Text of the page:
The Keralite or Malayalee wedding truly reflects the beauty and simplicity of the great state of Kerala and its good people. The Keralite wedding is special and interesting for it’s simple and fuss free rituals. The Keralite wedding isn’t long drawn out however its simple rituals are deeply symbolic. In most cases the wedding rituals take place in the maternal home of the bride itself however in contemporary times, more and more Keralites are opting for commercial wedding venues that are able to accommodate a large number of guests. No matter the scale of the wedding; lavish or low key, the rituals are pretty much the same. It is often said that the rituals are so simple and precise that if one arrives late to the wedding ceremony, he or she may actually miss out on an opportunity to witness the short and simple rituals. Read further to know more.
Generally a Malayalee wedding date is fixed after consultations with an astrologer. Often times the bride and the groom’s horoscopes are also matched by the very same astrologer. This tradition is no different than Hindu traditions practiced anywhere else in India. This practice is commonly known as the Muhurtham ritual or ceremony in Kerala.
Once the wedding date is set, the bride and the groom’s respective family proactively announces the impending nuptials to friends and family. This is known as the Nishchayam ritual which is considered an engagement ceremony. Traditionally an engagement would mean exchanging of rings however Keralites leave the exchange of rings for the wedding day itself in most cases. It is interesting to note that in most cases, the bride and the groom do not take part in the Nishchayam ritual.
Pre Wedding Traditional Feast for the Bride
On the day before the wedding, the bride and her family gather together for an elaborate feast. The bride is generally made to sit facing the east while she eats a traditional five course vegetarian meal joined by the rest of her family. On this special occasion, the bride is often lavished with love and affection by her family members. Symbolically, this is a sort of farewell meal for the bride and the bride’s parents often take pains to make this feast a memorable one. It is not uncommon to see the bride and her loved ones overcome with emotion on this day.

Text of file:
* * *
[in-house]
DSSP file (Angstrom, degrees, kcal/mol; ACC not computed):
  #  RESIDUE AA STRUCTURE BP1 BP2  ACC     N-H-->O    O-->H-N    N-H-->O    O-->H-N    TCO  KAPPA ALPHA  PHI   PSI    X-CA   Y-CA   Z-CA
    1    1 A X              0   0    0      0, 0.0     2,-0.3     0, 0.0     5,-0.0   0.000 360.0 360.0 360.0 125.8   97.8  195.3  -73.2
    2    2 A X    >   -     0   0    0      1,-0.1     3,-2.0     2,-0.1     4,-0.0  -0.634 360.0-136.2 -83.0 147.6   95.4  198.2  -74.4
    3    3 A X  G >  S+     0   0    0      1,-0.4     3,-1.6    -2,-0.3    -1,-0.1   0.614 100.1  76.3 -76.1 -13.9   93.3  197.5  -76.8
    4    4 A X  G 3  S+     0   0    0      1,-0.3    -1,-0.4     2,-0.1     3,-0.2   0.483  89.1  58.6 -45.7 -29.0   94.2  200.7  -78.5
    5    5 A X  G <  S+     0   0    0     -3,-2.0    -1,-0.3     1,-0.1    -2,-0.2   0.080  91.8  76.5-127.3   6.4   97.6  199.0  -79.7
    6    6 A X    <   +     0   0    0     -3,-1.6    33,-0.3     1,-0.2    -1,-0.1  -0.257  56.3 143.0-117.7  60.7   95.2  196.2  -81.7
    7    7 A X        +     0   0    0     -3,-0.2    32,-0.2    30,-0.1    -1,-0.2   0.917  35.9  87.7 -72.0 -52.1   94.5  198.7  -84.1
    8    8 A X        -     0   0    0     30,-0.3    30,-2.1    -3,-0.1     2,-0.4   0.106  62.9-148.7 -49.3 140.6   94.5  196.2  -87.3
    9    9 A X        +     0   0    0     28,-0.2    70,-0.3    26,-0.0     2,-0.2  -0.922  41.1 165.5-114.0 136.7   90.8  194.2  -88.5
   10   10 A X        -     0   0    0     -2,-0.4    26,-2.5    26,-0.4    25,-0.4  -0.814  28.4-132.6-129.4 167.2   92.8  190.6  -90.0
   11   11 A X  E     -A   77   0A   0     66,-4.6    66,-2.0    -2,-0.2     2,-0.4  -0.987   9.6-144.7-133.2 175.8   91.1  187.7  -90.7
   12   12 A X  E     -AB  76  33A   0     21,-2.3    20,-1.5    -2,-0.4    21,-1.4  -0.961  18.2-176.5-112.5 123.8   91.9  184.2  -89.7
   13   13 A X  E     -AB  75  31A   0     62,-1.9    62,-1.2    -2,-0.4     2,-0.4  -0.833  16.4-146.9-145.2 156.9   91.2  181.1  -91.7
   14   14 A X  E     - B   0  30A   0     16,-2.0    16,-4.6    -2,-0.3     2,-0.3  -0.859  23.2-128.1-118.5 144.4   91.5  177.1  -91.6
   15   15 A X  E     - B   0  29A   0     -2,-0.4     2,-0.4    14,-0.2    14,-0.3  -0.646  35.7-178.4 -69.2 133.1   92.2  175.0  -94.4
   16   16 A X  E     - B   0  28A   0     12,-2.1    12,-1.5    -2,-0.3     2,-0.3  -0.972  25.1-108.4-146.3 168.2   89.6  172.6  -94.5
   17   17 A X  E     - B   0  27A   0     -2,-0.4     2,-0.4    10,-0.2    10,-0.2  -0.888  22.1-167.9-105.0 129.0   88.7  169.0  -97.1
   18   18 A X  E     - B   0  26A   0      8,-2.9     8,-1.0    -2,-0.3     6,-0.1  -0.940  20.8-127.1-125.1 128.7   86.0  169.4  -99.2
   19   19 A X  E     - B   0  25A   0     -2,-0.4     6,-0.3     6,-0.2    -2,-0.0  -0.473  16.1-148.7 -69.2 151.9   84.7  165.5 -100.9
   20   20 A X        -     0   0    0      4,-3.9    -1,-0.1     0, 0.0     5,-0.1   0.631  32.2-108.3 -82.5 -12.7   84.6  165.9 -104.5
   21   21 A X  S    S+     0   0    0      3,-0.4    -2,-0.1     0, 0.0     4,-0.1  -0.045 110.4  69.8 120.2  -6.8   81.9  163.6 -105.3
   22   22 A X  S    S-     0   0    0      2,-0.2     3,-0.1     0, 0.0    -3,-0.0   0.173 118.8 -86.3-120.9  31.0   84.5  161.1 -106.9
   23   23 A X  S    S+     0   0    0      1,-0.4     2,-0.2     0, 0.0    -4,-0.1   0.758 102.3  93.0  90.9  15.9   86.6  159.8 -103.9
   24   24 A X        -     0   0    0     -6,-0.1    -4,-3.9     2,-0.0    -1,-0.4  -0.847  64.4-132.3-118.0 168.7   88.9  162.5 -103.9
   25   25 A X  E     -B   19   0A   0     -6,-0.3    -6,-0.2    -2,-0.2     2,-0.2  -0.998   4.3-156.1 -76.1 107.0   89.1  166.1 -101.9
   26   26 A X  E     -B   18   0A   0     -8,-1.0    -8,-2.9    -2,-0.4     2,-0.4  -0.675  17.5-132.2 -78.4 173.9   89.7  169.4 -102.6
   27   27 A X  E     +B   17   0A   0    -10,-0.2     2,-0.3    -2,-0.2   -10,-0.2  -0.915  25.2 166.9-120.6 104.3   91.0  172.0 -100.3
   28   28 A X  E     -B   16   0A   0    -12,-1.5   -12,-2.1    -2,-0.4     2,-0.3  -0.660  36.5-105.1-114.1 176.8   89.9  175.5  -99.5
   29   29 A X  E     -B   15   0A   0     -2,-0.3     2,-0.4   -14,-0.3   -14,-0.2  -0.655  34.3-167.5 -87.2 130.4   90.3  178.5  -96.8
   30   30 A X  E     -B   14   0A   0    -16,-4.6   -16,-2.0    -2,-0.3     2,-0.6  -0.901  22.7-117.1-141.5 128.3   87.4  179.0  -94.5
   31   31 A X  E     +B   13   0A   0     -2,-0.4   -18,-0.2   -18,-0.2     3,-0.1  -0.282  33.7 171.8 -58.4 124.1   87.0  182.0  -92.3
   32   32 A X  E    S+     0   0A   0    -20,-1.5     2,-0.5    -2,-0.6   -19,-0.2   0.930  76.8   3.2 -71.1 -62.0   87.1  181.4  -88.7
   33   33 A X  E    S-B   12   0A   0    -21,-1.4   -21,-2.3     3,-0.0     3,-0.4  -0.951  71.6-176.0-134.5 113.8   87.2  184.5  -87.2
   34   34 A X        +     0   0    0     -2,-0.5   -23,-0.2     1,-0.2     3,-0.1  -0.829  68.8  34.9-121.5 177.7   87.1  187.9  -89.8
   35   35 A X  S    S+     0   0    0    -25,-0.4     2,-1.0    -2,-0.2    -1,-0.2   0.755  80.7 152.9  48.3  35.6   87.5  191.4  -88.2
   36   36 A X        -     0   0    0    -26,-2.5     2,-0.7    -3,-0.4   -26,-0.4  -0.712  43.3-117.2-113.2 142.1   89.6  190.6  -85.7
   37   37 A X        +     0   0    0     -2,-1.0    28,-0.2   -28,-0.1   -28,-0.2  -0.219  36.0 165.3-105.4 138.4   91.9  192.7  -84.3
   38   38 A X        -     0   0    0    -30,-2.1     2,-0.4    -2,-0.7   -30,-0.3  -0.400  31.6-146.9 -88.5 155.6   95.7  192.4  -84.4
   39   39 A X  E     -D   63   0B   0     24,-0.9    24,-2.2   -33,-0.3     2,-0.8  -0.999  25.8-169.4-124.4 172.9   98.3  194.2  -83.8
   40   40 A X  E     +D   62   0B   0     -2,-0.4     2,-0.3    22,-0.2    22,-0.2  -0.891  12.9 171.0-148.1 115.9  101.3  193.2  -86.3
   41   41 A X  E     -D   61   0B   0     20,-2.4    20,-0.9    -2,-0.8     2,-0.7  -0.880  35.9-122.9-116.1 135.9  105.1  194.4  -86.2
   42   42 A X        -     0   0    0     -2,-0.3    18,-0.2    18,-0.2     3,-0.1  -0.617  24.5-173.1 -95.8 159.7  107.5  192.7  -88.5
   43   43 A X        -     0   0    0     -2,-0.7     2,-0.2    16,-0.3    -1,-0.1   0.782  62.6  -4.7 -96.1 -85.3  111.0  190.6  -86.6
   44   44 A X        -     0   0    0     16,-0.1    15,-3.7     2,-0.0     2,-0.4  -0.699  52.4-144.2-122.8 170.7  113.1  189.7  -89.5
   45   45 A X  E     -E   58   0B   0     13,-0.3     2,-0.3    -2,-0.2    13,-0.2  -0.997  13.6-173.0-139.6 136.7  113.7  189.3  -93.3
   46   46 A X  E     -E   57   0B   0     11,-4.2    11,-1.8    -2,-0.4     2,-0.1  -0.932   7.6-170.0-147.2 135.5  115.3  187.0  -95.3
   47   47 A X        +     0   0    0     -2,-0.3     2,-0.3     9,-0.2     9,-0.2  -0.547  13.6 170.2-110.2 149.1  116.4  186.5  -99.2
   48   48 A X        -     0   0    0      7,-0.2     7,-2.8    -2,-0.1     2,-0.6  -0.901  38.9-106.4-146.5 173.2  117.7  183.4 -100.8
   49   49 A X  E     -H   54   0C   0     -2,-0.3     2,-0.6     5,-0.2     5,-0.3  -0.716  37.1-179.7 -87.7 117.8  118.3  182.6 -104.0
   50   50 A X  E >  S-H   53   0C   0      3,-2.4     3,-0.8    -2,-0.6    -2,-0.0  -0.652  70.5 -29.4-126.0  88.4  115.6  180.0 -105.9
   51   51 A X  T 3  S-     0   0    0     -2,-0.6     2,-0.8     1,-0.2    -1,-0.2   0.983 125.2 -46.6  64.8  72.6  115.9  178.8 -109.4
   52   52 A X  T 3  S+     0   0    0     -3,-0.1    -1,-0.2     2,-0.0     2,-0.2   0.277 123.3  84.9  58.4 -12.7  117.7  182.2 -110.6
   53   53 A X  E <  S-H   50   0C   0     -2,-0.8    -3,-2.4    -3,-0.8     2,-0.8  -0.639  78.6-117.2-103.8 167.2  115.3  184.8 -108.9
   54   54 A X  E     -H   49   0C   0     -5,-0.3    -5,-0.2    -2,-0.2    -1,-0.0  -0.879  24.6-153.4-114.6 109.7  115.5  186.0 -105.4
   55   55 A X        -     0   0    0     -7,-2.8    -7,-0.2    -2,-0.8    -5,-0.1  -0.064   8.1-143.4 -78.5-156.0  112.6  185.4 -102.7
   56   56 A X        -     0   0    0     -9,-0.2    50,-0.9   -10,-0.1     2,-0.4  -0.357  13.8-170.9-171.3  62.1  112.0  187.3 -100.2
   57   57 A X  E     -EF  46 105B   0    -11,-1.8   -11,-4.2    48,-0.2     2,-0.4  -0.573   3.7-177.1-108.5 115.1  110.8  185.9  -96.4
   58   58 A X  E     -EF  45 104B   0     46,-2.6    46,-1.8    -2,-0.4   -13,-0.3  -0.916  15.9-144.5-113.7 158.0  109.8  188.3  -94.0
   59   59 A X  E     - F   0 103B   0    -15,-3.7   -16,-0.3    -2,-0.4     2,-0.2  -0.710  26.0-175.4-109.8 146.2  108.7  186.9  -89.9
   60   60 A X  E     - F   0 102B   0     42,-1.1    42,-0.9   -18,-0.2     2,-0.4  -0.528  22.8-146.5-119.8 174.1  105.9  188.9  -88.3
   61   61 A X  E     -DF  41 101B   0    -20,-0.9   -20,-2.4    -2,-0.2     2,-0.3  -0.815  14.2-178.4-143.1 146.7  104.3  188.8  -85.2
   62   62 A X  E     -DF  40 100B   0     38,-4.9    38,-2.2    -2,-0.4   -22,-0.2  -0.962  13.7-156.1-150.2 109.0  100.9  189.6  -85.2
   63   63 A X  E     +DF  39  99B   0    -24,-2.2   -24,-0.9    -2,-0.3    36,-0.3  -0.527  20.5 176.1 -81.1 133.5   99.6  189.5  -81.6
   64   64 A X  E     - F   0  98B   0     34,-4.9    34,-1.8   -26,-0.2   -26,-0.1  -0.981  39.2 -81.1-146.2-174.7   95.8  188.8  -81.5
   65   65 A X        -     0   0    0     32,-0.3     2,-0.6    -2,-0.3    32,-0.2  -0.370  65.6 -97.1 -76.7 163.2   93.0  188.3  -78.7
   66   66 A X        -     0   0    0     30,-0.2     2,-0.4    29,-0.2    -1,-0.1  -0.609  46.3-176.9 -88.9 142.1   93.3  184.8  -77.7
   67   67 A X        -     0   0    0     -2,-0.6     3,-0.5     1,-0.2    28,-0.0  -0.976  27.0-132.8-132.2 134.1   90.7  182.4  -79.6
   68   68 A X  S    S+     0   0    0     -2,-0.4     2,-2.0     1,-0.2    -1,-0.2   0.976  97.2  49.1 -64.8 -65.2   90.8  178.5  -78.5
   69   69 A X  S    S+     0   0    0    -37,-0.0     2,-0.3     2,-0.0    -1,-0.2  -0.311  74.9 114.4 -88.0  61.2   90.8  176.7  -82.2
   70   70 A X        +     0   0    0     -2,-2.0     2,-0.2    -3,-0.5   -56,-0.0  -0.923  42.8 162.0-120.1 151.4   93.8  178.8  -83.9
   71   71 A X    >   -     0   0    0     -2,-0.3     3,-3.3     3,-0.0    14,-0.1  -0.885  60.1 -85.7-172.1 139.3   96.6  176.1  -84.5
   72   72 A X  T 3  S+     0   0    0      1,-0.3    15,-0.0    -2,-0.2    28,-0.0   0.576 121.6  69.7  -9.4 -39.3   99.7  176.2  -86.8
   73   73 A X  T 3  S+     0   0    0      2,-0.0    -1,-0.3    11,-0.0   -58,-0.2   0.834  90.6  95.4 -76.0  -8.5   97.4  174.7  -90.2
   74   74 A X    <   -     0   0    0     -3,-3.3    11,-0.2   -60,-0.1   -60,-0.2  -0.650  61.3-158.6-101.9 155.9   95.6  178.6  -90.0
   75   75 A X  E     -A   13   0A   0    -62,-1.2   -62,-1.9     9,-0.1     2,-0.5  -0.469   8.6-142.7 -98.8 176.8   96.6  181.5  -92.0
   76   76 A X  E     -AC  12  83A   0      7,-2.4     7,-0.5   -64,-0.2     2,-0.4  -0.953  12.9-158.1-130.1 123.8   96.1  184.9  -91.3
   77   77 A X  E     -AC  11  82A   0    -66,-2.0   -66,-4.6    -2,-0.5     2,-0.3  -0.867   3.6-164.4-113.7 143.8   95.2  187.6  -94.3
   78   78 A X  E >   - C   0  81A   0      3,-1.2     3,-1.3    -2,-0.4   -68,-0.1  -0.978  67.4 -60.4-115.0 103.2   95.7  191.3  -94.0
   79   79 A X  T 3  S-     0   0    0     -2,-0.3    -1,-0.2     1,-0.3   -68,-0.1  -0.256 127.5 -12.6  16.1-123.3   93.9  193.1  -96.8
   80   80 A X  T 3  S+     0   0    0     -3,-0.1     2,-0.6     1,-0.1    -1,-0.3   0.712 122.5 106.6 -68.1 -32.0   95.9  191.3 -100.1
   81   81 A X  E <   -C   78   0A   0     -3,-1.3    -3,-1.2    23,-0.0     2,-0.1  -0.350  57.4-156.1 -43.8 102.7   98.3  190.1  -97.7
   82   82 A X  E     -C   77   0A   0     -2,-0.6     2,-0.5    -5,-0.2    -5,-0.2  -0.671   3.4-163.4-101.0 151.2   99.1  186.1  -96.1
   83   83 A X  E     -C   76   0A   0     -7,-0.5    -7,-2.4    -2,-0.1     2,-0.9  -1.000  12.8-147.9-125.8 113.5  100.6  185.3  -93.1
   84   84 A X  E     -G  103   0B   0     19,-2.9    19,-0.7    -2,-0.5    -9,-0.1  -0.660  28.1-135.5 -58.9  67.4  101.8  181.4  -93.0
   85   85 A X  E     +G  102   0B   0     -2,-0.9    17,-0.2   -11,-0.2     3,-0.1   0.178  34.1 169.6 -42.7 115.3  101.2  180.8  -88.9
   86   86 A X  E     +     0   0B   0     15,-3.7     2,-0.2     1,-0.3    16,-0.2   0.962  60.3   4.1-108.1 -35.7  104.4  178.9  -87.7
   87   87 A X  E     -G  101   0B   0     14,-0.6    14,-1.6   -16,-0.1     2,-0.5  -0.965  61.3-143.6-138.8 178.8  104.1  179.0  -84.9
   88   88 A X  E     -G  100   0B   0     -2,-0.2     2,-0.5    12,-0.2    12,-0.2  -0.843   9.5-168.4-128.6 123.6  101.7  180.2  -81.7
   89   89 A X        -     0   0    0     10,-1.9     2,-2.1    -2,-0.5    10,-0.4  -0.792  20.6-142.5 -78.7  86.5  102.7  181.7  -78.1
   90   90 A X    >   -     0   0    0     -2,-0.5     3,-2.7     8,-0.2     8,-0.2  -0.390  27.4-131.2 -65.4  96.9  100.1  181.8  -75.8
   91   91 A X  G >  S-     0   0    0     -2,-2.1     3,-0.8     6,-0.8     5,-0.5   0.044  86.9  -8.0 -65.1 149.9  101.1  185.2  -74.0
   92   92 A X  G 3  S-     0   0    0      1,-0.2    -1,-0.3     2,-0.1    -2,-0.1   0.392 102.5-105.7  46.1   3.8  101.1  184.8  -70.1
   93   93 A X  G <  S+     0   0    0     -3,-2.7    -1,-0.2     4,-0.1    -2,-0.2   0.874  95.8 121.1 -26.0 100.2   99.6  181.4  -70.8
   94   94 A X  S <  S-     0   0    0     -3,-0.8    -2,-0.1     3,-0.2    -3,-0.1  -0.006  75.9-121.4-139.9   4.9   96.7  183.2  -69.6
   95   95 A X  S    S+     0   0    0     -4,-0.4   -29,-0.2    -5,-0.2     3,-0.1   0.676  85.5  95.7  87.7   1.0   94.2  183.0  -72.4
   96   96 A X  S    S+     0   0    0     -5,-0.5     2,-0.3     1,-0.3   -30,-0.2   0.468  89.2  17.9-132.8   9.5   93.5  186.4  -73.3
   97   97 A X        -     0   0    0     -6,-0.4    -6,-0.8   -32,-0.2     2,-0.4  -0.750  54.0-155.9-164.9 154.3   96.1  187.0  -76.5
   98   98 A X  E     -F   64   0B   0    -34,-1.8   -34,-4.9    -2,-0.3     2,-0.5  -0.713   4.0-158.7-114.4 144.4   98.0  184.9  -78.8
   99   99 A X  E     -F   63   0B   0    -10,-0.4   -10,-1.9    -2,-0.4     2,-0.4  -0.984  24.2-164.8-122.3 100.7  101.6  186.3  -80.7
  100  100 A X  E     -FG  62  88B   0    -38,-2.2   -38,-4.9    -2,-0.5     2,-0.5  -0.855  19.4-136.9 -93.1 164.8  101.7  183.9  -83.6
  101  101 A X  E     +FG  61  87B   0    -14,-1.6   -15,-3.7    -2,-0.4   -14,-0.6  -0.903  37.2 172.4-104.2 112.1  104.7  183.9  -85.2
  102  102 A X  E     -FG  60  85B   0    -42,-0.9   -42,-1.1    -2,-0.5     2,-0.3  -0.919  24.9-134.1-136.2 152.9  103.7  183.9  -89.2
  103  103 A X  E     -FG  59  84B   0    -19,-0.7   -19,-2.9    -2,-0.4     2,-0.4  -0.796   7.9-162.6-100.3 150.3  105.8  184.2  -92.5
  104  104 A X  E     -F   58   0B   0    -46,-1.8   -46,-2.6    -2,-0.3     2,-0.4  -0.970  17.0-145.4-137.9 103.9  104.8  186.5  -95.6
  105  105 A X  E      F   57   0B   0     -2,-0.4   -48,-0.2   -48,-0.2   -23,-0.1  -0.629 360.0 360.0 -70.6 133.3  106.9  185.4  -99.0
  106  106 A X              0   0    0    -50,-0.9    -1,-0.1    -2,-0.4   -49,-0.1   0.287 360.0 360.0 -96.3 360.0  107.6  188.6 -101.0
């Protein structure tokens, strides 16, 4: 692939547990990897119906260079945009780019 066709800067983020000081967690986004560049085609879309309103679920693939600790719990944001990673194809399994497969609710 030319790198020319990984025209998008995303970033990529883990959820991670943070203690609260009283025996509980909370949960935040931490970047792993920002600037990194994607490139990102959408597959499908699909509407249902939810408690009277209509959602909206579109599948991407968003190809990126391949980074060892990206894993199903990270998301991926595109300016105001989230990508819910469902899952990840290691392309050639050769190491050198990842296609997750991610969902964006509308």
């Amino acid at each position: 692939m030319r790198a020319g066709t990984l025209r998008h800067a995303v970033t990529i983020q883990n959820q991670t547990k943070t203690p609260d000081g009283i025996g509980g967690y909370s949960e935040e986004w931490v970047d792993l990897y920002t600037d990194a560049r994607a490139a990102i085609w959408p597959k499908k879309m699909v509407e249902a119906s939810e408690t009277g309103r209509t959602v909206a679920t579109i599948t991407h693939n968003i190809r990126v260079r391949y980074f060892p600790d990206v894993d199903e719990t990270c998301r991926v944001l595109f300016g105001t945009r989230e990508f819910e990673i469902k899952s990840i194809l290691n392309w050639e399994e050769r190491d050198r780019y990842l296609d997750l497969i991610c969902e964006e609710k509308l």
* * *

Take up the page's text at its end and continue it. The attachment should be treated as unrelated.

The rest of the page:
Malayalee Wedding Rituals
On the day of the wedding, the bride and the groom seek the blessings of their elders in their respective family and head out for the wedding venue. As mentioned earlier, the wedding rituals often take place at the brides house however if a wedding venue is decided upon, it is customary for the bride and her family to reach first to welcome the groom and his family. Soon after this the Madhuparkam ceremony commences.
The Malayalee couple to be married often follows a dress code on their wedding day that is quite unique when compared to Hindu weddings in other parts of India. The bride wears a traditional two piece saree known as the mundu however it is not completely uncommon for contemporary brides to opt for a designer wedding saree instead. Traditionally the groom wears a white silk shirt and dhoti however many grooms opt for the contemporary tuxedo suit instead or a kurta pyjama ensemble. As a part of the welcoming ritual, the bride’s father often washes the feet of the groom, the groom is the one who presents the wedding saree of the bride. Soon after this the Veli ceremony begins.
The wedding rituals are known as the Veli ceremony. This ceremony takes place around the holy fire. The bride and the groom walk around in circles around the holy fire three times after which the groom ties a yellow thread around the neck of the bride which is known as the Taali. The Taali is the equivalent to the mangalsutra that most Indians would recognize. This ceremony is followed by the Penkoda which is also known as the Kanyaadanam. The Kanyaadanam is a symbolic act where the father puts his daughter’s hands in the hands of the groom. This gesture symbolizes handing over the duties of a father to the son in law.
After the Veli and Kanyaadanam rituals, the Sparsham ceremony takes place. During the course of this ceremony the groom sits with his back facing his bride and tilts his head backwards so that his head touches her forehead. This gesture is accompanied by chanting of mantras and after a while the bride throws rice in to the holy fire. Soon after this the groom takes his brides feet and places them on a grinding stone. This is symbolic for the breaking of old ties and the forging of new relationships. Soon after this the groom moves the brides feet forward seven times which symbolizes the bride’s entry in to a new life and new family.
This is the last of the wedding rituals which is followed by a grand vegetarian feast and a Grihapravesh for the bride in to her new home. To a person from another state, a Keralite wedding is a heartwarming spectacle for it’s simplicity and deeply symbolic rituals.